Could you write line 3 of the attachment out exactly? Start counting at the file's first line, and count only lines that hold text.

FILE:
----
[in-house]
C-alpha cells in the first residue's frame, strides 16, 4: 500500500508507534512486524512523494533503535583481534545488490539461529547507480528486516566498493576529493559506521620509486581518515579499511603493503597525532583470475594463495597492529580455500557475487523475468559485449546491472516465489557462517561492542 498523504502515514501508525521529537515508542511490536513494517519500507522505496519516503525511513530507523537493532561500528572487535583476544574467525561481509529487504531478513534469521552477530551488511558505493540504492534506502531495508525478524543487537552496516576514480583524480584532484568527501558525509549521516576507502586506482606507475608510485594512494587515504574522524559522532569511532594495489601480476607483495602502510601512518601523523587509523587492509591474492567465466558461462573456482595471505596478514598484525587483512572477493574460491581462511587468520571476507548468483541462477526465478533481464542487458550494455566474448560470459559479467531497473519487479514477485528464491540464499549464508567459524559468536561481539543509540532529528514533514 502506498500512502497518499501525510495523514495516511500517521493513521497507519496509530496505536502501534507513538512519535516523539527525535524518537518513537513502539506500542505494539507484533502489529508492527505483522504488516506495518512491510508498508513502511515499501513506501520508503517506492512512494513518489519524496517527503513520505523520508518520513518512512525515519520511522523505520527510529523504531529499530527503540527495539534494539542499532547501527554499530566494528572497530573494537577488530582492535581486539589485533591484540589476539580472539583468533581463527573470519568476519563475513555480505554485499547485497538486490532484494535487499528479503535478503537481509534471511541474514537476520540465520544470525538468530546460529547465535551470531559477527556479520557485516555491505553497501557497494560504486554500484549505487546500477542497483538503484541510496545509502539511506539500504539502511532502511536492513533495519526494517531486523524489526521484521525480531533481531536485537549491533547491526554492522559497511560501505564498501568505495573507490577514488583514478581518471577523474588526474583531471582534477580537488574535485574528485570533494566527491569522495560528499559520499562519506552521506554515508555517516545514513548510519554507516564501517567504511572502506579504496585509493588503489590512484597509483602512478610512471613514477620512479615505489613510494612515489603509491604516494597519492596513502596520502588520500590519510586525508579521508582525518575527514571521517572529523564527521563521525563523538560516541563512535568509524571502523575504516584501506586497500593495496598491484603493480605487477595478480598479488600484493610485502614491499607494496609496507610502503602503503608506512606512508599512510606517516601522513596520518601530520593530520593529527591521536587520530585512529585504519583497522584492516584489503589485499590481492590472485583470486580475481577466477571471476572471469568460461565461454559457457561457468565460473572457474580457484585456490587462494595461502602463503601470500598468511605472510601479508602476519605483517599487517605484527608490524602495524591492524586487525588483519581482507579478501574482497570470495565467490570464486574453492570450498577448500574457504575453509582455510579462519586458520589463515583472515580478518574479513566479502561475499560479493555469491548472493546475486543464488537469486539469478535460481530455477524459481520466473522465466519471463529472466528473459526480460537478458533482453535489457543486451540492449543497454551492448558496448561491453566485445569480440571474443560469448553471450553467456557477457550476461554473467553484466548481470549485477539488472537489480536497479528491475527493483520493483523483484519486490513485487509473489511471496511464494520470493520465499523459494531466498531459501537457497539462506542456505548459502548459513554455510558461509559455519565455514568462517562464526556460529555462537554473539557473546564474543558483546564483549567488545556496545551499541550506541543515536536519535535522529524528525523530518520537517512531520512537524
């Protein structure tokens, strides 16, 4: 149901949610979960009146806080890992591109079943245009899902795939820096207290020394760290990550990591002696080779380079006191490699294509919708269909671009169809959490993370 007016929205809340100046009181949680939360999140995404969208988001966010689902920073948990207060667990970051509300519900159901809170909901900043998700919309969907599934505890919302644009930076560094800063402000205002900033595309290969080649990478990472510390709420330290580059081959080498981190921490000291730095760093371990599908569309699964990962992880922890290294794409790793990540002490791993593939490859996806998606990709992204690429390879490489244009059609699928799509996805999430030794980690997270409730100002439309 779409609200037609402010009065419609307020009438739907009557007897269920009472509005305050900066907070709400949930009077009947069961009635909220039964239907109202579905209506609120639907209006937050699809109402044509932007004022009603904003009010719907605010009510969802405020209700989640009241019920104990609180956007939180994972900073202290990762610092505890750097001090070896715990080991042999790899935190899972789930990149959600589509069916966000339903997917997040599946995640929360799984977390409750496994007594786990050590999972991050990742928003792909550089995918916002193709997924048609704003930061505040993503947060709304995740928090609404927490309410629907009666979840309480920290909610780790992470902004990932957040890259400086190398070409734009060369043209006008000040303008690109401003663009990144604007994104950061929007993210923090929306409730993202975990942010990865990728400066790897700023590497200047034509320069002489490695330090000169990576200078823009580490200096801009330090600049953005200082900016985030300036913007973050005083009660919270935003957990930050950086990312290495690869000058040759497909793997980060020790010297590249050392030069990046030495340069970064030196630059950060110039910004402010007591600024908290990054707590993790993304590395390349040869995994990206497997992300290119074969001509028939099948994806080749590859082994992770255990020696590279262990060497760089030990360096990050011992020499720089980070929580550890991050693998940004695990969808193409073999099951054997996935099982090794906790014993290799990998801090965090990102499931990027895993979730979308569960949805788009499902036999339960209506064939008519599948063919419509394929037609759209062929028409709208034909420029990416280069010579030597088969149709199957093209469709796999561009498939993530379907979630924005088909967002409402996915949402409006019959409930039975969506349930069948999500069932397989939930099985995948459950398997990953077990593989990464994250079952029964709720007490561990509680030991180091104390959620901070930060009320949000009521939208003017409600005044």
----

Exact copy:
């Protein structure tokens, strides 16, 4: 149901949610979960009146806080890992591109079943245009899902795939820096207290020394760290990550990591002696080779380079006191490699294509919708269909671009169809959490993370 007016929205809340100046009181949680939360999140995404969208988001966010689902920073948990207060667990970051509300519900159901809170909901900043998700919309969907599934505890919302644009930076560094800063402000205002900033595309290969080649990478990472510390709420330290580059081959080498981190921490000291730095760093371990599908569309699964990962992880922890290294794409790793990540002490791993593939490859996806998606990709992204690429390879490489244009059609699928799509996805999430030794980690997270409730100002439309 779409609200037609402010009065419609307020009438739907009557007897269920009472509005305050900066907070709400949930009077009947069961009635909220039964239907109202579905209506609120639907209006937050699809109402044509932007004022009603904003009010719907605010009510969802405020209700989640009241019920104990609180956007939180994972900073202290990762610092505890750097001090070896715990080991042999790899935190899972789930990149959600589509069916966000339903997917997040599946995640929360799984977390409750496994007594786990050590999972991050990742928003792909550089995918916002193709997924048609704003930061505040993503947060709304995740928090609404927490309410629907009666979840309480920290909610780790992470902004990932957040890259400086190398070409734009060369043209006008000040303008690109401003663009990144604007994104950061929007993210923090929306409730993202975990942010990865990728400066790897700023590497200047034509320069002489490695330090000169990576200078823009580490200096801009330090600049953005200082900016985030300036913007973050005083009660919270935003957990930050950086990312290495690869000058040759497909793997980060020790010297590249050392030069990046030495340069970064030196630059950060110039910004402010007591600024908290990054707590993790993304590395390349040869995994990206497997992300290119074969001509028939099948994806080749590859082994992770255990020696590279262990060497760089030990360096990050011992020499720089980070929580550890991050693998940004695990969808193409073999099951054997996935099982090794906790014993290799990998801090965090990102499931990027895993979730979308569960949805788009499902036999339960209506064939008519599948063919419509394929037609759209062929028409709208034909420029990416280069010579030597088969149709199957093209469709796999561009498939993530379907979630924005088909967002409402996915949402409006019959409930039975969506349930069948999500069932397989939930099985995948459950398997990953077990593989990464994250079952029964709720007490561990509680030991180091104390959620901070930060009320949000009521939208003017409600005044």